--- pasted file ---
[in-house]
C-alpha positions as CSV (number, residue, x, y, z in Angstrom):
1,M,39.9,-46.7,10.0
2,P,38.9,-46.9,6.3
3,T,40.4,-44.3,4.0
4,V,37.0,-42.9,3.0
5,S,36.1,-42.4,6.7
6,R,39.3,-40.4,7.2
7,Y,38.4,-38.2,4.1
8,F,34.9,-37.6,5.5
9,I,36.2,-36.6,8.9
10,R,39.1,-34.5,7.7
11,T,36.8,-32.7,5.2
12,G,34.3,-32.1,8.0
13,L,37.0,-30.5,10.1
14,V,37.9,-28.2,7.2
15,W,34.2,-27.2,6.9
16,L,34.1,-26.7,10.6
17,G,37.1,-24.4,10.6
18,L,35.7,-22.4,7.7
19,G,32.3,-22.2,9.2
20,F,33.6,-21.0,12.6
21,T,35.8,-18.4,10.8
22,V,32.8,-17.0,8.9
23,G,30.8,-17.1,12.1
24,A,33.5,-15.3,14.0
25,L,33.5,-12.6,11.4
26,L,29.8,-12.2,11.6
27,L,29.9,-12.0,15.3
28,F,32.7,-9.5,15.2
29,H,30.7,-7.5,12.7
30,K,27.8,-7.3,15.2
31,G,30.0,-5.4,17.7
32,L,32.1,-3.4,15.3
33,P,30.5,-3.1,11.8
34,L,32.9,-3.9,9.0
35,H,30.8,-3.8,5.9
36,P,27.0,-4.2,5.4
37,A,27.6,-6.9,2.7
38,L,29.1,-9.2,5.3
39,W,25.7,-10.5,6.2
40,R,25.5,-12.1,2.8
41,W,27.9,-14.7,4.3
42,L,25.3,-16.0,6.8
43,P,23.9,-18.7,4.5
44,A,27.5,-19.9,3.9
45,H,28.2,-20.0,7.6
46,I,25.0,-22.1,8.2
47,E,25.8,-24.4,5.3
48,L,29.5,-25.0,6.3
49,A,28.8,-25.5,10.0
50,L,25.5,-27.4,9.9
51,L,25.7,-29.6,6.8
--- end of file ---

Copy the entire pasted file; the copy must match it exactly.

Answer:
[in-house]
C-alpha positions as CSV (number, residue, x, y, z in Angstrom):
1,M,39.9,-46.7,10.0
2,P,38.9,-46.9,6.3
3,T,40.4,-44.3,4.0
4,V,37.0,-42.9,3.0
5,S,36.1,-42.4,6.7
6,R,39.3,-40.4,7.2
7,Y,38.4,-38.2,4.1
8,F,34.9,-37.6,5.5
9,I,36.2,-36.6,8.9
10,R,39.1,-34.5,7.7
11,T,36.8,-32.7,5.2
12,G,34.3,-32.1,8.0
13,L,37.0,-30.5,10.1
14,V,37.9,-28.2,7.2
15,W,34.2,-27.2,6.9
16,L,34.1,-26.7,10.6
17,G,37.1,-24.4,10.6
18,L,35.7,-22.4,7.7
19,G,32.3,-22.2,9.2
20,F,33.6,-21.0,12.6
21,T,35.8,-18.4,10.8
22,V,32.8,-17.0,8.9
23,G,30.8,-17.1,12.1
24,A,33.5,-15.3,14.0
25,L,33.5,-12.6,11.4
26,L,29.8,-12.2,11.6
27,L,29.9,-12.0,15.3
28,F,32.7,-9.5,15.2
29,H,30.7,-7.5,12.7
30,K,27.8,-7.3,15.2
31,G,30.0,-5.4,17.7
32,L,32.1,-3.4,15.3
33,P,30.5,-3.1,11.8
34,L,32.9,-3.9,9.0
35,H,30.8,-3.8,5.9
36,P,27.0,-4.2,5.4
37,A,27.6,-6.9,2.7
38,L,29.1,-9.2,5.3
39,W,25.7,-10.5,6.2
40,R,25.5,-12.1,2.8
41,W,27.9,-14.7,4.3
42,L,25.3,-16.0,6.8
43,P,23.9,-18.7,4.5
44,A,27.5,-19.9,3.9
45,H,28.2,-20.0,7.6
46,I,25.0,-22.1,8.2
47,E,25.8,-24.4,5.3
48,L,29.5,-25.0,6.3
49,A,28.8,-25.5,10.0
50,L,25.5,-27.4,9.9
51,L,25.7,-29.6,6.8